At the southernmost point, Table Mountain stands like a sentinel guarding Cape Town and its beaches. The south-western Cape is home to the Cape Floral Kingdom, one of the world's six Plant Kingdoms. Its heath-like vegetation, called 'fynbos', is endemic to this area - some 8 000 plant species grow only here, making this one of the most significant concentrations of plant species on Earth. Along the coast eastwards is the dramatic, rocky shoreline where forests grow down steep cliffs to meet spectacular, rough seas crashing on jagged rocks: the Garden Route.
Moving north-east, the straight lines of the arid Karroo with its semi-desert and arid-adapted life give way to the endless, flat grasslands of the plateau, formed millions of years ago when the centre of the continent lifted up. This is the country's economic centre both in terms of grain produce and mineral wealth; some of the world's largest gold and diamond deposits lie deep beneath the unassuming surface.
Around the centre, the escarpment's mountain ranges break the flatness and the land falls towards the coast. These land forms are not just beautiful but are of great importance in the generation of rainfall and runoff; all major rivers have their origins amongst the peaks and precipitous cliffs.
The country's eastern edges - bordered by the Lebombo Mountains (and Mozambique and Swaziland) in the north-east and the Indian Ocean in the south-east - generally receive more rainfall and are covered with savannah bushveld and woodland. This is the site of some of Africa's great conservation and wildlife stories, such as the Kruger National Park, the Hluhluwe Game Reserve where the southern white rhino was brought back from the brink of extinction, and the iSimangaliso (Greater St Lucia) Wetland Park, where the great sea turtles haul themselves up onto the beaches to lay their eggs.
Despite being threatened by increasing population numbers and development, many game reserves and national parks dot the country, protecting some of its 243 mammal, 900 bird, 370 reptile and 220 fish species and its more than 20 300 species of flowering plants. Each reserve or concession serves a vital role in helping to protect a small piece of this immense, picturesque and life-filled land.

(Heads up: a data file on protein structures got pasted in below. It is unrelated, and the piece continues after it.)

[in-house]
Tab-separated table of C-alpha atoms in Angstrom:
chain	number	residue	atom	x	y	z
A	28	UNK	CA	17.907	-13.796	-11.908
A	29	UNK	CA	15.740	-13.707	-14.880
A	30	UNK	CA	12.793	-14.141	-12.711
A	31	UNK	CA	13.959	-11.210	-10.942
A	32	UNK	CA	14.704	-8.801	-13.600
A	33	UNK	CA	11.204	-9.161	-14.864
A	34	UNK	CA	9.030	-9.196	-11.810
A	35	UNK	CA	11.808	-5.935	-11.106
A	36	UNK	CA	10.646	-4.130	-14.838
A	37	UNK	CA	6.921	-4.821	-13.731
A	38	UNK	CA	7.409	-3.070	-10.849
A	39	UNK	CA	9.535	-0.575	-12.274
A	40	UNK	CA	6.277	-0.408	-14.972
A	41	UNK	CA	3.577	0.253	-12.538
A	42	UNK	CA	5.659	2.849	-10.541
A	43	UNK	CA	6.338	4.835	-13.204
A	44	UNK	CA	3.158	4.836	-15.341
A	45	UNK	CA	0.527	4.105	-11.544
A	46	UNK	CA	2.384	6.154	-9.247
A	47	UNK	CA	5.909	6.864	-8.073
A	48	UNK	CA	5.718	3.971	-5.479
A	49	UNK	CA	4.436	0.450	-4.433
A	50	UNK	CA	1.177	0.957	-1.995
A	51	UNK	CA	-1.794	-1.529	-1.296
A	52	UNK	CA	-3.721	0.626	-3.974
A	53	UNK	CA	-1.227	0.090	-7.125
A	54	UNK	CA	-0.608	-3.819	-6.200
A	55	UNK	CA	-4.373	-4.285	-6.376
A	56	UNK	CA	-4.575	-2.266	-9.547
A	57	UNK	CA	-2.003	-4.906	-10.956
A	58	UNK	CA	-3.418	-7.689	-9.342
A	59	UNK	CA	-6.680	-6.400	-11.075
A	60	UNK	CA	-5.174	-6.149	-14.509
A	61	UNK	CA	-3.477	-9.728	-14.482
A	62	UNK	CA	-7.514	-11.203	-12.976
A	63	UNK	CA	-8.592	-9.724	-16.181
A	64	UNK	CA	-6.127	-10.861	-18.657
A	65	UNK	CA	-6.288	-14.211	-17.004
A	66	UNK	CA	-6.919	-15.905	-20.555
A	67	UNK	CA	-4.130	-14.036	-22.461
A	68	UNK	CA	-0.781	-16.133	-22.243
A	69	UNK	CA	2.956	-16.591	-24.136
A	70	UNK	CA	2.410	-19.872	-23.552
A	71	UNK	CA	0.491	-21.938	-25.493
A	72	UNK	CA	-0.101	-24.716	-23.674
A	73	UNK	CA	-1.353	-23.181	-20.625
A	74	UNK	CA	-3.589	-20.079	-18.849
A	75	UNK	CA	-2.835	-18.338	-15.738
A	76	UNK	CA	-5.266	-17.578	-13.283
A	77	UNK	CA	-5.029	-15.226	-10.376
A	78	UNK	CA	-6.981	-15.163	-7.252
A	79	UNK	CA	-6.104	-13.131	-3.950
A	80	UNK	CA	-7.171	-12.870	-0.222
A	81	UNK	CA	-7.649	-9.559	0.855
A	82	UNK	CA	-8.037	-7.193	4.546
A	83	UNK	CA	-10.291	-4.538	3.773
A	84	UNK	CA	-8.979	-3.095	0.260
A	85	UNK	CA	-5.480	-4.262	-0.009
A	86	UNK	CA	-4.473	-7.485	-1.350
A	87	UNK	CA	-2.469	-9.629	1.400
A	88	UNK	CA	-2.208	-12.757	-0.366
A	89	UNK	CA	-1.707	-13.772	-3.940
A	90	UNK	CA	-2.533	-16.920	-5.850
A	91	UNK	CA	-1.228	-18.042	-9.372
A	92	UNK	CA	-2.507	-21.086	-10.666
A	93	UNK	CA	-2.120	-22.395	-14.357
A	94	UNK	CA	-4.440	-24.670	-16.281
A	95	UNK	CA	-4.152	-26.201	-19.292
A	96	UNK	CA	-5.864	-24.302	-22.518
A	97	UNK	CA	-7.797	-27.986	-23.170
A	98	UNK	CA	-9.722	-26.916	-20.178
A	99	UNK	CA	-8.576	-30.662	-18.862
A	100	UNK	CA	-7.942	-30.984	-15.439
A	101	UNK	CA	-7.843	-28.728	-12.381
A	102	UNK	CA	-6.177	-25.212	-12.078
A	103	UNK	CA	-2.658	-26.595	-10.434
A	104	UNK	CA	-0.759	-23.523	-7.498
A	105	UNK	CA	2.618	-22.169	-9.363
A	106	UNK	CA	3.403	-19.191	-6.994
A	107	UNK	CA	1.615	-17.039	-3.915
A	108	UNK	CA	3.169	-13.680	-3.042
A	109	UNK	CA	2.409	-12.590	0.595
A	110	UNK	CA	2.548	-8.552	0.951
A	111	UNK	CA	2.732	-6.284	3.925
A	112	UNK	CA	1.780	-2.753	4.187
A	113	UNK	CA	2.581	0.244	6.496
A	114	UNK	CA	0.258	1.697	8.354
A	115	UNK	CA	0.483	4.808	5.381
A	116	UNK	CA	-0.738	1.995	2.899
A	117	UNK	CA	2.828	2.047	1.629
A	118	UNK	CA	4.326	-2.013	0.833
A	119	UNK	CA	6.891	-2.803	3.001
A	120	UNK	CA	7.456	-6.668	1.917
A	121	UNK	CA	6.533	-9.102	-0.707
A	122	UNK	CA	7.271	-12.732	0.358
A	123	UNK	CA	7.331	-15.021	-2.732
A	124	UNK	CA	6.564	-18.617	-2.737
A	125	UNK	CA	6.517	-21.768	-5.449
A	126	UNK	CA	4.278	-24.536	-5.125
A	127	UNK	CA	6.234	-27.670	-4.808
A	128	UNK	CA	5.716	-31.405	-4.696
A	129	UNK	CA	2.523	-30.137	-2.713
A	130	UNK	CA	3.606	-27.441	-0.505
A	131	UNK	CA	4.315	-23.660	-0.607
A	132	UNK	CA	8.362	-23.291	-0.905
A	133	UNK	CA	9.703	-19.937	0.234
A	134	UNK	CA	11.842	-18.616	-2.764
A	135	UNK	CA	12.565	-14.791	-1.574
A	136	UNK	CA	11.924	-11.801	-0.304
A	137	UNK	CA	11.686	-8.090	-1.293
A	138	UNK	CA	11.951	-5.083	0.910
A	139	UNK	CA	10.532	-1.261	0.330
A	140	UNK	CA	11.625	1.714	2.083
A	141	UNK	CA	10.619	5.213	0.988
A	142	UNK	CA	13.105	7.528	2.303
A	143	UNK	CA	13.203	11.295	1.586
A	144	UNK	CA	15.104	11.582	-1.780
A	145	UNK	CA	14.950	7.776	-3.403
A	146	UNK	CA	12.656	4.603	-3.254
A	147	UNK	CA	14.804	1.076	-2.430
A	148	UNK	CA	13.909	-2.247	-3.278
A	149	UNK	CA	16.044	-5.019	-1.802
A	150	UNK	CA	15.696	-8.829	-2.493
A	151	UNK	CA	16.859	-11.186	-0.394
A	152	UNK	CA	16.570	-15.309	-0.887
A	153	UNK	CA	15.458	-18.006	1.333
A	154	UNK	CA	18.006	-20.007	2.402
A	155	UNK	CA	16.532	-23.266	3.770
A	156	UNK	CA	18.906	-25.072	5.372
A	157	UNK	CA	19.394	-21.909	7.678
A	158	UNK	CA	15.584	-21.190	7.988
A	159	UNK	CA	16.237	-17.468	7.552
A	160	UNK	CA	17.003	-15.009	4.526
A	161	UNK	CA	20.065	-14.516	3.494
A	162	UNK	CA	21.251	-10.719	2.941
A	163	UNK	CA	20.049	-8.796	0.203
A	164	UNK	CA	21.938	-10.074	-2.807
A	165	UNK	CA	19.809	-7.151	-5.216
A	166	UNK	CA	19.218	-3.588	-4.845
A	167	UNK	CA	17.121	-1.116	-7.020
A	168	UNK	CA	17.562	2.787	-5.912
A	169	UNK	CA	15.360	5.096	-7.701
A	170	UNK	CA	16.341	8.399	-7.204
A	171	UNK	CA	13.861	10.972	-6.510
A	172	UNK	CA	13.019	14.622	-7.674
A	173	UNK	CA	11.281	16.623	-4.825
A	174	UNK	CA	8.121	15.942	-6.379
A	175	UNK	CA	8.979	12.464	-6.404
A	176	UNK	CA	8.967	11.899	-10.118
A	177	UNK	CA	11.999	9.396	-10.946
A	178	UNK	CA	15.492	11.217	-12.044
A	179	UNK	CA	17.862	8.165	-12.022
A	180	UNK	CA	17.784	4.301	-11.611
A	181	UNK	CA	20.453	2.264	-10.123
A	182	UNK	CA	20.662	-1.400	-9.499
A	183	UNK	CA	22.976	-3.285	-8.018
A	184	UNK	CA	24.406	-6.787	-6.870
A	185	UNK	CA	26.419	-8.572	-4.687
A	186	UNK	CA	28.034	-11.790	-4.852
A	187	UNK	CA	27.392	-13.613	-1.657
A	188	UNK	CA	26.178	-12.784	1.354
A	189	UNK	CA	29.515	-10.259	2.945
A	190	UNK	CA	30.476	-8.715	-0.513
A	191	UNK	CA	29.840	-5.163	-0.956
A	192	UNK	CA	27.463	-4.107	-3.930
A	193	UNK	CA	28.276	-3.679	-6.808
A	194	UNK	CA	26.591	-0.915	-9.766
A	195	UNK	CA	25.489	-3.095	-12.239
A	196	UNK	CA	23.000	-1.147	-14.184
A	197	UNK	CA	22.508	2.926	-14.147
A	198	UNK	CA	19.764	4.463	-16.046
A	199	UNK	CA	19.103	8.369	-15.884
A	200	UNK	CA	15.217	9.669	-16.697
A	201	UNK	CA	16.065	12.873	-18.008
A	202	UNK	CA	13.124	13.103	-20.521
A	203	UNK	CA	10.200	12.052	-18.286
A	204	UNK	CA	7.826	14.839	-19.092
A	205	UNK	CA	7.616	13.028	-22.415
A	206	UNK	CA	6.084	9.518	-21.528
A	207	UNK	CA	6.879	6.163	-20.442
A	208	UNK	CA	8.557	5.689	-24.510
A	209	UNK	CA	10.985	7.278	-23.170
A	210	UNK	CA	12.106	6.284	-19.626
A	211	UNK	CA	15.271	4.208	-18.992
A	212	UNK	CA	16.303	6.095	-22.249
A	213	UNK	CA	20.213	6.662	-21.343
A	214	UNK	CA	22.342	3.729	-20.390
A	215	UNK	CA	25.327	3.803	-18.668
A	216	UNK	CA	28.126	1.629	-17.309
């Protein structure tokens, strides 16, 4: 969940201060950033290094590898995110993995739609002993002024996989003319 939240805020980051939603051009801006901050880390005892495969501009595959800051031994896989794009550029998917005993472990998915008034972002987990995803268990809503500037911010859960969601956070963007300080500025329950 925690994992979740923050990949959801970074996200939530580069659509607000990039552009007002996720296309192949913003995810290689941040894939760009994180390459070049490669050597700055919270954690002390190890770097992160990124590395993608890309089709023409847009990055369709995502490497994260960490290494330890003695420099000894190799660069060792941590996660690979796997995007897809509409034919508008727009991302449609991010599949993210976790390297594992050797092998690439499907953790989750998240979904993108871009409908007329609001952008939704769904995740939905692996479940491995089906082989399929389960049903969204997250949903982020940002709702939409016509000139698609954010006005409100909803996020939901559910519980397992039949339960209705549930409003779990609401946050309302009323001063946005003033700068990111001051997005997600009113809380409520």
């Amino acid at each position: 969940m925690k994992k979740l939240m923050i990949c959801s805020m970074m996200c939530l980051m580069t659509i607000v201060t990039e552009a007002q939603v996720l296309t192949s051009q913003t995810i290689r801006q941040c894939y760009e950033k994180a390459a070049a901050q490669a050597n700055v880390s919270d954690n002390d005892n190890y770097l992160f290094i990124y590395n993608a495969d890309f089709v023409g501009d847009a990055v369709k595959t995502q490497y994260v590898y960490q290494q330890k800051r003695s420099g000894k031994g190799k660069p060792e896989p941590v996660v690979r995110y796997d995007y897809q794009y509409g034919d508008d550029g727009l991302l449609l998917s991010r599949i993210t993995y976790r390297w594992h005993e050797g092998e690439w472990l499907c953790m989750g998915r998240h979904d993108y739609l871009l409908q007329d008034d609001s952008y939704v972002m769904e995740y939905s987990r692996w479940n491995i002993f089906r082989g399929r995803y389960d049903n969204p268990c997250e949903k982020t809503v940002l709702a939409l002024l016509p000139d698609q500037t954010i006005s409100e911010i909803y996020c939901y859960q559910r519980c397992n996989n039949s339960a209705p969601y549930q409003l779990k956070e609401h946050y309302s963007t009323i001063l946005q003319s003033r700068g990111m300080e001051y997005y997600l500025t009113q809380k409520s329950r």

The weather in South Africa is generally pleasant throughout the year – warm to hot days, and cool to warm nights. During our winter months however (May to September), it can get very cold at night and in the early morning, particularly when on safari, so we would like to suggest that you pack accordingly – very warm clothing including an anorak/winter jacket, a beanie (woollen hat), scarf and gloves are recommended.
January to March is the peak of summer and the rainfall season in most of the country. Days are normally warm with afternoon cloud build up and possible showers although these are usually short-lived. Wildlife can disperse during this time in search of new grazing. The Cape Province has it’s rainfall in the winter months so it can be hot, dry and windy at this time.
During April to May morning temperatures start to drop and the evenings are cooler. Rainfall is limited and as the free-standing waters dry out, wildlife start to congregate more at perennial water sources.
The early part of June is very cold in the mornings and evenings, occasionally even dropping below zero, and winter lasts until August. Days are normally sunny and pleasant with occasional cold snaps, and windy spells towards the end of this period. Game viewing can be excellent in the dry winter months in some areas. The Cape can experience lovely sunny but cool weather during this period. It is also the rainy season in the Cape so some days can be quite wet and windy.
Spring starts in September with all the vegetation coming into leaf and days are much warmer with the occasional cool evening and morning. From October we experience very warm sunny days with warm evenings. Some rains are experienced sporadically, though larger showers can be expected usually only around December. Wildlife sightings can vary depending how early the rains have started.
Despite regional differences, South Africa’s climate is generally mild throughout the year. Snowfall is limited to the highest mountain peaks and it is a relatively dry country with a mean annual rainfall of 502 millimetres.